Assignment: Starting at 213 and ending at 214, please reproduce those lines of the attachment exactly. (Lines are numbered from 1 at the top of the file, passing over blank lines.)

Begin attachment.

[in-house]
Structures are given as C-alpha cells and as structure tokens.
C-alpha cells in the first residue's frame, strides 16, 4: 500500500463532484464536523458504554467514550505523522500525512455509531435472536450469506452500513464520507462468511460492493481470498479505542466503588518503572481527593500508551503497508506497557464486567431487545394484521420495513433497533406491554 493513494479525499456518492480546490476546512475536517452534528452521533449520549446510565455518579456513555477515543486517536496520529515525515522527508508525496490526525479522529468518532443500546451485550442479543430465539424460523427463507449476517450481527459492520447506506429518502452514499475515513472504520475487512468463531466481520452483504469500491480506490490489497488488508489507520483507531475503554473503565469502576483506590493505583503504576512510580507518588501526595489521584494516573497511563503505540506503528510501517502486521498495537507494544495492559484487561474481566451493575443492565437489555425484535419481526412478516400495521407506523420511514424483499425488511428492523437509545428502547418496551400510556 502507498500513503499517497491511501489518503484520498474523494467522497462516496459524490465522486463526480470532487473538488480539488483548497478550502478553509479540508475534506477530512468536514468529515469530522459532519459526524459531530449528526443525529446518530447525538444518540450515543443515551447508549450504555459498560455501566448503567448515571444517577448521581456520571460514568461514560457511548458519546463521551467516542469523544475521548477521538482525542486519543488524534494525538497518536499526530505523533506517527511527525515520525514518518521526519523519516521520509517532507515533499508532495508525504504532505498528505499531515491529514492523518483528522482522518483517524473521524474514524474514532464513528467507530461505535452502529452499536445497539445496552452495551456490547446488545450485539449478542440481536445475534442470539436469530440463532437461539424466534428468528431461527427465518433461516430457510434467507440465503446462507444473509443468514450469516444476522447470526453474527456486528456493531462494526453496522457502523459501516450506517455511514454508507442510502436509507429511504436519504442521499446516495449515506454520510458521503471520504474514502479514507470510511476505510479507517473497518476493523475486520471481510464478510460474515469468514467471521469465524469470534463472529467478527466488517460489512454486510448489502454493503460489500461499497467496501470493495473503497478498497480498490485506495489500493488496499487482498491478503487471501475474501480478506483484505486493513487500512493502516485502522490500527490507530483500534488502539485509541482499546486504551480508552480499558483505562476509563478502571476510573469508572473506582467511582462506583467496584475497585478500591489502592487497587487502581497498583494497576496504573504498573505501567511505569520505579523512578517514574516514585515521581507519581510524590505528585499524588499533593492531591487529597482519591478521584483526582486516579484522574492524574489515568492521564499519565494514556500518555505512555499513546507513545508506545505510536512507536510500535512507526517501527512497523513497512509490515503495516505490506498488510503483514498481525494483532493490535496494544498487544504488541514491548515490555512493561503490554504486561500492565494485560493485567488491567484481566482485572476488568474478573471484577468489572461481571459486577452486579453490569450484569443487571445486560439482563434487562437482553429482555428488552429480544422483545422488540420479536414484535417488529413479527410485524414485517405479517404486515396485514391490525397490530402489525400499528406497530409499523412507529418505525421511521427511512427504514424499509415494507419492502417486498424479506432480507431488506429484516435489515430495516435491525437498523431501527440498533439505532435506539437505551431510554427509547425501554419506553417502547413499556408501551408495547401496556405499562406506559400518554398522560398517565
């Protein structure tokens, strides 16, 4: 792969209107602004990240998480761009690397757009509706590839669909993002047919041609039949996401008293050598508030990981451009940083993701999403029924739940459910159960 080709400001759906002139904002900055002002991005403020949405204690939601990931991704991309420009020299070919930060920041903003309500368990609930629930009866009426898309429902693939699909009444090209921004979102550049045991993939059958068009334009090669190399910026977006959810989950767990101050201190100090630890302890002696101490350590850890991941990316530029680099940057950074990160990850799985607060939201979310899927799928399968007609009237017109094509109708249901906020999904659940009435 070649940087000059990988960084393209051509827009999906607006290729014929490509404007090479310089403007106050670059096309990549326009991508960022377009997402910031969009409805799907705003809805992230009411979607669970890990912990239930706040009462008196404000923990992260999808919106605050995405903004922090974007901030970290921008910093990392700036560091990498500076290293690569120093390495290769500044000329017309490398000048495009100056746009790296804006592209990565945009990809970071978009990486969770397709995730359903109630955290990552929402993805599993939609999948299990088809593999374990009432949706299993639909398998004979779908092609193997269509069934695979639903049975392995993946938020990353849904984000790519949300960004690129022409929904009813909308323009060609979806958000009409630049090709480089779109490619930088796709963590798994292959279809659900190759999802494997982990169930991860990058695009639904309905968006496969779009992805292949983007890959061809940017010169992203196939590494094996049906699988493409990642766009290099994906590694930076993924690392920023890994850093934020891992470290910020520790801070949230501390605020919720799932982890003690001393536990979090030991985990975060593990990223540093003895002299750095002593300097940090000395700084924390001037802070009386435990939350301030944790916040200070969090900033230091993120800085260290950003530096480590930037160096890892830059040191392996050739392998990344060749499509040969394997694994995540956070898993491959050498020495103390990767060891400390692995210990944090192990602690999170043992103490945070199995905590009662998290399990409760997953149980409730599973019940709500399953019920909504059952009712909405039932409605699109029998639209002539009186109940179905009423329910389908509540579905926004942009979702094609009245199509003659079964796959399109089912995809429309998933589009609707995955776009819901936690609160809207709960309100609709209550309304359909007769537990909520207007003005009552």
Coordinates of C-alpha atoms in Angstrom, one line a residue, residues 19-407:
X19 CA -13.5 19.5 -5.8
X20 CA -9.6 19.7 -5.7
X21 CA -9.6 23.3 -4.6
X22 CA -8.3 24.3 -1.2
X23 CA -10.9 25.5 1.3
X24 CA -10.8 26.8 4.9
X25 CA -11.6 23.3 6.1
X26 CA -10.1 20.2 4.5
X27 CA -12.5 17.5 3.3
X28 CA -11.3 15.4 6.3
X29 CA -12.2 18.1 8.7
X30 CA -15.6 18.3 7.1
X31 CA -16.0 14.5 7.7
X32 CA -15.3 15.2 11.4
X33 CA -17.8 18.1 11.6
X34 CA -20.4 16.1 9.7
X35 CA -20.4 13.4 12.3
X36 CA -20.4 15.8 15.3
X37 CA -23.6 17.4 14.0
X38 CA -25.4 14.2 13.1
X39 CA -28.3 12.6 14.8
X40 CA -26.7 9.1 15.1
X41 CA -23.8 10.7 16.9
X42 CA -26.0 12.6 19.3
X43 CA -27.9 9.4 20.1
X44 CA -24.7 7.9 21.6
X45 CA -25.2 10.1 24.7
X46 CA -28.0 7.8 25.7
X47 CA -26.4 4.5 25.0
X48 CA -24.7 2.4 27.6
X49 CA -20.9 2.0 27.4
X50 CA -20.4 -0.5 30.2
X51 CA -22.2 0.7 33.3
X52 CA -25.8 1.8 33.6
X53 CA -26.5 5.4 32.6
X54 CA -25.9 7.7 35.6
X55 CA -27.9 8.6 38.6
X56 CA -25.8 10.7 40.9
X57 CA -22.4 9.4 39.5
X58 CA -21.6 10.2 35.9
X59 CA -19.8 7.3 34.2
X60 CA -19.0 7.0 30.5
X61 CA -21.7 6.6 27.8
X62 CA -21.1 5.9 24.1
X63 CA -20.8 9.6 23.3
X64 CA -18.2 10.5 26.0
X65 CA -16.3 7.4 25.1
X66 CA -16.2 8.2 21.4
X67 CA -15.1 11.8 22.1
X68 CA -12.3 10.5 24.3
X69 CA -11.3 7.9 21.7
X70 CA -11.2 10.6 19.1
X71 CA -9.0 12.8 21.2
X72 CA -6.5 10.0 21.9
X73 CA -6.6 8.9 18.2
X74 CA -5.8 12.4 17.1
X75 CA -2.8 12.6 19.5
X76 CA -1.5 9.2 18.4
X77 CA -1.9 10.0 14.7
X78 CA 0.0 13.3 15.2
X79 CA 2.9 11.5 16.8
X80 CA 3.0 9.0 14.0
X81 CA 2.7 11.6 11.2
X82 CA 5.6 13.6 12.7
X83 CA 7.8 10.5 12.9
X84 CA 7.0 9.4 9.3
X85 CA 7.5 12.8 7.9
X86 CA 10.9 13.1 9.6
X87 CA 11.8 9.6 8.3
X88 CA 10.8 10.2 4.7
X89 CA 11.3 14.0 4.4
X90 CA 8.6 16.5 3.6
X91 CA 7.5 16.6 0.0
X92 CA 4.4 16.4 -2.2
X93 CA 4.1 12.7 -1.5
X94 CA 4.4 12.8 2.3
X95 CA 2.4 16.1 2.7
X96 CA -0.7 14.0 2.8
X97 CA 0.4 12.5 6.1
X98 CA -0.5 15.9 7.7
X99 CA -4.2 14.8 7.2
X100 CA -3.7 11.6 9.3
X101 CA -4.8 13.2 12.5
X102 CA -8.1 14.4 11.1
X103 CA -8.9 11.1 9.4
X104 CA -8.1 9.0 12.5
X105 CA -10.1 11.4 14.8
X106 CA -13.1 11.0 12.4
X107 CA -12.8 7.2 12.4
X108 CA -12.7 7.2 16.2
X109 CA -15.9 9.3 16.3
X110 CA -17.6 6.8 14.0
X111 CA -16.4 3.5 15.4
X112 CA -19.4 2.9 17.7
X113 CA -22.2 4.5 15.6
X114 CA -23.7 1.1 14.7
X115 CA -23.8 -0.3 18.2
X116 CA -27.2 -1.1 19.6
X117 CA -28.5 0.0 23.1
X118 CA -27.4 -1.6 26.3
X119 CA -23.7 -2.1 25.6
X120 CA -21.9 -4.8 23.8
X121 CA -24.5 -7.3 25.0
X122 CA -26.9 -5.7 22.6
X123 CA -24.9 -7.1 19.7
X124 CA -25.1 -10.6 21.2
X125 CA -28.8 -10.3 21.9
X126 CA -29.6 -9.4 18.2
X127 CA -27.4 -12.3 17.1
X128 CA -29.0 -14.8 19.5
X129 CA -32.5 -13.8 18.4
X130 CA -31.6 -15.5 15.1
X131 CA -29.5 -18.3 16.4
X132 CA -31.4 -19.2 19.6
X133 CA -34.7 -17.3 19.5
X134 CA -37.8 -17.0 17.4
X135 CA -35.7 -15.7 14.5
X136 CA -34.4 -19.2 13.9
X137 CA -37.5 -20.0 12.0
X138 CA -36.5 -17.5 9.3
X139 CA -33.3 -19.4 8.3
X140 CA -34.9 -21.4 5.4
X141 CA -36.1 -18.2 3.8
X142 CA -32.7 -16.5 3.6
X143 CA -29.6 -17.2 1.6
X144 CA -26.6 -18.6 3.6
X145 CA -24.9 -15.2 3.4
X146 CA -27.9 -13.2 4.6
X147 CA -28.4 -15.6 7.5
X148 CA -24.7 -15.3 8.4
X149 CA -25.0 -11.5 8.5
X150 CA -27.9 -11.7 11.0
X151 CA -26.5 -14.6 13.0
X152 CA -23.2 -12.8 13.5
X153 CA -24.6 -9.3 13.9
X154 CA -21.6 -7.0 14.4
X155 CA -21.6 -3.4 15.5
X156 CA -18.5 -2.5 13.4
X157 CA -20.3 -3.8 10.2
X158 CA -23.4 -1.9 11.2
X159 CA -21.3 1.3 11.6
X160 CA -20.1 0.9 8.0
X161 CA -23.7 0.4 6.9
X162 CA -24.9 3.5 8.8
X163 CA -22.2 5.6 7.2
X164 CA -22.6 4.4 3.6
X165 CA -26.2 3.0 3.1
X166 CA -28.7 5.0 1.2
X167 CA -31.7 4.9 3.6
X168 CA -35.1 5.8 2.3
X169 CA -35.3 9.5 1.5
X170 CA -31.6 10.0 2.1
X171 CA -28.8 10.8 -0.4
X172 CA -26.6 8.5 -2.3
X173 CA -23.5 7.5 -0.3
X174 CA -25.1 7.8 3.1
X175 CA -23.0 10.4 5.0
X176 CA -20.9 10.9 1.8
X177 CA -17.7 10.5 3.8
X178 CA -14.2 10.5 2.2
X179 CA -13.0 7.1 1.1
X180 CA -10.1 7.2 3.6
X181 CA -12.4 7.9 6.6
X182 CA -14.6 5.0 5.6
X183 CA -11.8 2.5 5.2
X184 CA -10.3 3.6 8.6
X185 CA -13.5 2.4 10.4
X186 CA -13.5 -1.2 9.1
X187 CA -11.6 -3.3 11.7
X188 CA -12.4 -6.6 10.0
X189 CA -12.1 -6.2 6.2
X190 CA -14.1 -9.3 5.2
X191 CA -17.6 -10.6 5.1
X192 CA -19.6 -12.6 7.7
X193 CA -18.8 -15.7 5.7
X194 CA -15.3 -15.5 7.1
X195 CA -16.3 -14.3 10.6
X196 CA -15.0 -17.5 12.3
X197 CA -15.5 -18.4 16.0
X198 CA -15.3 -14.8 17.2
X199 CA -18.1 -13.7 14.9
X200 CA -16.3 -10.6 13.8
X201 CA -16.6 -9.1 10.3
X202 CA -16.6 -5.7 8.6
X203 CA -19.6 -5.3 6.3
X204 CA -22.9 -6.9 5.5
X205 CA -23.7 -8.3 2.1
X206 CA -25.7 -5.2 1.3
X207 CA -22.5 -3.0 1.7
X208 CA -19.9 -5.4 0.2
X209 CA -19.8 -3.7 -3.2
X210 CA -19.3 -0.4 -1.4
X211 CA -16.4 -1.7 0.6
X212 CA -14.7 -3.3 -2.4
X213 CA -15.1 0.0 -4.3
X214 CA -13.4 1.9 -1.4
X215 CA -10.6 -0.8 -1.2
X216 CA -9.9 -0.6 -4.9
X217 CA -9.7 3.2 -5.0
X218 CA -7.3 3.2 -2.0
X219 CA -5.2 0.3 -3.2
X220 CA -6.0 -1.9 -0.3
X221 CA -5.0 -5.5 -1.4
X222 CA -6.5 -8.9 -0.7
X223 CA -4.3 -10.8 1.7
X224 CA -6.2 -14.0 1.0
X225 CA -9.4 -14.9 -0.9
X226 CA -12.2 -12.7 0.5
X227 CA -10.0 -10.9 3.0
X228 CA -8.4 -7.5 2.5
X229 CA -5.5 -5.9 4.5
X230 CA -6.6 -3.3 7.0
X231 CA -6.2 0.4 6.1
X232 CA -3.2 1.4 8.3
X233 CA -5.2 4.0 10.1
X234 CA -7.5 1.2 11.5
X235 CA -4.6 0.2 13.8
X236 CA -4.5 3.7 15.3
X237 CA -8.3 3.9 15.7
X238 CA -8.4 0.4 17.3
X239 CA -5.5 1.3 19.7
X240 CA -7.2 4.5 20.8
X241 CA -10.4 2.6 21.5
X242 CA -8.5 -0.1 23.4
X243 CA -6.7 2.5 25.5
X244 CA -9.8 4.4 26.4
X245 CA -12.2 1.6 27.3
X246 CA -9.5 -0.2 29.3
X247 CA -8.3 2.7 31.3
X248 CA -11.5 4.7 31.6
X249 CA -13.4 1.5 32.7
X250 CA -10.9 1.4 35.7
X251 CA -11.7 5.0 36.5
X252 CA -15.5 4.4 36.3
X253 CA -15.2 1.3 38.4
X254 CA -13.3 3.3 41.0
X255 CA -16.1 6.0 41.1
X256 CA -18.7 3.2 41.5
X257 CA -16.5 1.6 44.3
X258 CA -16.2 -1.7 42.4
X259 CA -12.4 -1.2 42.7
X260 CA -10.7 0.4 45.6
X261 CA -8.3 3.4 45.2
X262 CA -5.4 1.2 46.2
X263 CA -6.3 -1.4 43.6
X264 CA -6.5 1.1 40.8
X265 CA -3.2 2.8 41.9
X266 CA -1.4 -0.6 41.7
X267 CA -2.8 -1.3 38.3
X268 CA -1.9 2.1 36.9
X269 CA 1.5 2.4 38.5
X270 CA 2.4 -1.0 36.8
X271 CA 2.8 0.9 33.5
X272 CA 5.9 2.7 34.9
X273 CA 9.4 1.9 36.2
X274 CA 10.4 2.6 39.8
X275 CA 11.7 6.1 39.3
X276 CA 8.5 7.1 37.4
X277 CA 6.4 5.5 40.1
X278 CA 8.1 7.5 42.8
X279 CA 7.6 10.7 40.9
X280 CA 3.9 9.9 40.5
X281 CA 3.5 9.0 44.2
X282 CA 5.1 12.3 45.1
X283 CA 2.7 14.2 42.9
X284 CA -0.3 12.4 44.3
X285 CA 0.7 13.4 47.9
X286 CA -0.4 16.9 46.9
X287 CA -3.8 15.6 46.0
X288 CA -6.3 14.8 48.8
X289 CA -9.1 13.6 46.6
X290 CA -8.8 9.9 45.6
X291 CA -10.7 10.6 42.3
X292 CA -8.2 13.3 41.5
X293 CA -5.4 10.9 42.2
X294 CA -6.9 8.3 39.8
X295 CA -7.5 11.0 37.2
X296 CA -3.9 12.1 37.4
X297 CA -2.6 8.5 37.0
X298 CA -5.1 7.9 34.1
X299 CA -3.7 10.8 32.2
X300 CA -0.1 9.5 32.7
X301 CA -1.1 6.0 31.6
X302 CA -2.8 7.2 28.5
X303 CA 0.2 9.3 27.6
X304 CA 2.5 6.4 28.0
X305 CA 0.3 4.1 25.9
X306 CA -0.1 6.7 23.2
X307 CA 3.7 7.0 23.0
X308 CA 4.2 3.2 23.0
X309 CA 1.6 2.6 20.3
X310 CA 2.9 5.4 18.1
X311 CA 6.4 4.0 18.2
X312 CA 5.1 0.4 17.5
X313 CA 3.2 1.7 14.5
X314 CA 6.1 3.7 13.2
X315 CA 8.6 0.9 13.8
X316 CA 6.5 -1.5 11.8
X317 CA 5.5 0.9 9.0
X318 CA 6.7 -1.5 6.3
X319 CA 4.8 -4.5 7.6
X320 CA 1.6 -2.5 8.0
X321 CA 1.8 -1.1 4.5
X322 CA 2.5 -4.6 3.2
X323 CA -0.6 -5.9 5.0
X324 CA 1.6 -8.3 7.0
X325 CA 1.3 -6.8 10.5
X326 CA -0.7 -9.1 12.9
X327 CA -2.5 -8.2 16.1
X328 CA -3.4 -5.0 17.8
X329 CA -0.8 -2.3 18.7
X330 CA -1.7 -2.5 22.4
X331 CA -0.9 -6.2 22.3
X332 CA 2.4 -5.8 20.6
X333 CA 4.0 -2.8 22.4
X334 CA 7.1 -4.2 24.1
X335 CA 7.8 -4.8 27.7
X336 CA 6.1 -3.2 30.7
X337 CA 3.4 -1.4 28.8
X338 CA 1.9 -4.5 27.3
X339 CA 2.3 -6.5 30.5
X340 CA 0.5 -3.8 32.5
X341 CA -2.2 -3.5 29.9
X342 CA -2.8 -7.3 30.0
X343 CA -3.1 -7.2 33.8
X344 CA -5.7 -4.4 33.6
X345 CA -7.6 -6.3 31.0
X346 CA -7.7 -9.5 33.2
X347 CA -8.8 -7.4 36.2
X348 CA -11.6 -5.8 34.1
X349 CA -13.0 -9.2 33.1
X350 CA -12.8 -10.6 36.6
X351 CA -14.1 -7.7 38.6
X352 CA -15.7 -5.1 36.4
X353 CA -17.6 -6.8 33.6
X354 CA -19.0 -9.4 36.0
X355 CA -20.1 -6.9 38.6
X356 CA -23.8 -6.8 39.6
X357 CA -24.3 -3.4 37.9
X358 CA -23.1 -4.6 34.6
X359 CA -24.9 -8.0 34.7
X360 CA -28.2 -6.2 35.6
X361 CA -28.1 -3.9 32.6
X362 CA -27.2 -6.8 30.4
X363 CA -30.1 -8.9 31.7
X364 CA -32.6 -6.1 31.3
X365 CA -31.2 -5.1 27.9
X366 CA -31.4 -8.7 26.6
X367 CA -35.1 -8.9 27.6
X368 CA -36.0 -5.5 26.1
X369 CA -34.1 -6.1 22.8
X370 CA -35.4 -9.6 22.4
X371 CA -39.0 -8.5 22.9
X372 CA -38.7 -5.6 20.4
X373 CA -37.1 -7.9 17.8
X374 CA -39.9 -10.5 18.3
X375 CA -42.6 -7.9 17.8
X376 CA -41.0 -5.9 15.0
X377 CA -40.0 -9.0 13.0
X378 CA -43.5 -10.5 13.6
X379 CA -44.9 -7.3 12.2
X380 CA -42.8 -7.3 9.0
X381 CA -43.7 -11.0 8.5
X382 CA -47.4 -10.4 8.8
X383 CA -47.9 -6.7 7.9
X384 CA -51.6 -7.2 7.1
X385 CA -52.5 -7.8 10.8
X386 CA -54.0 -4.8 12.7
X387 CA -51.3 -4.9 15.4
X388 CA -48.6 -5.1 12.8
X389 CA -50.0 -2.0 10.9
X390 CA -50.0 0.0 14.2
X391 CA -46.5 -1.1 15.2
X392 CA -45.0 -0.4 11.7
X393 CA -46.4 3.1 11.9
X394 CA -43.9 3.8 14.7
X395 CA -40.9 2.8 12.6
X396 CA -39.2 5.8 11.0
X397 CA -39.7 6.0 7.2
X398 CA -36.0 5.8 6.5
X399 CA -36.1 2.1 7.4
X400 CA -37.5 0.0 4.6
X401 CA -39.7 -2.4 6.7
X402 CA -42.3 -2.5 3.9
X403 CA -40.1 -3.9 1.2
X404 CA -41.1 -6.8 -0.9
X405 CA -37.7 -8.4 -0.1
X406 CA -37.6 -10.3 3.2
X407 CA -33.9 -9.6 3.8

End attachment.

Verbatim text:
X226 CA -12.2 -12.7 0.5
X227 CA -10.0 -10.9 3.0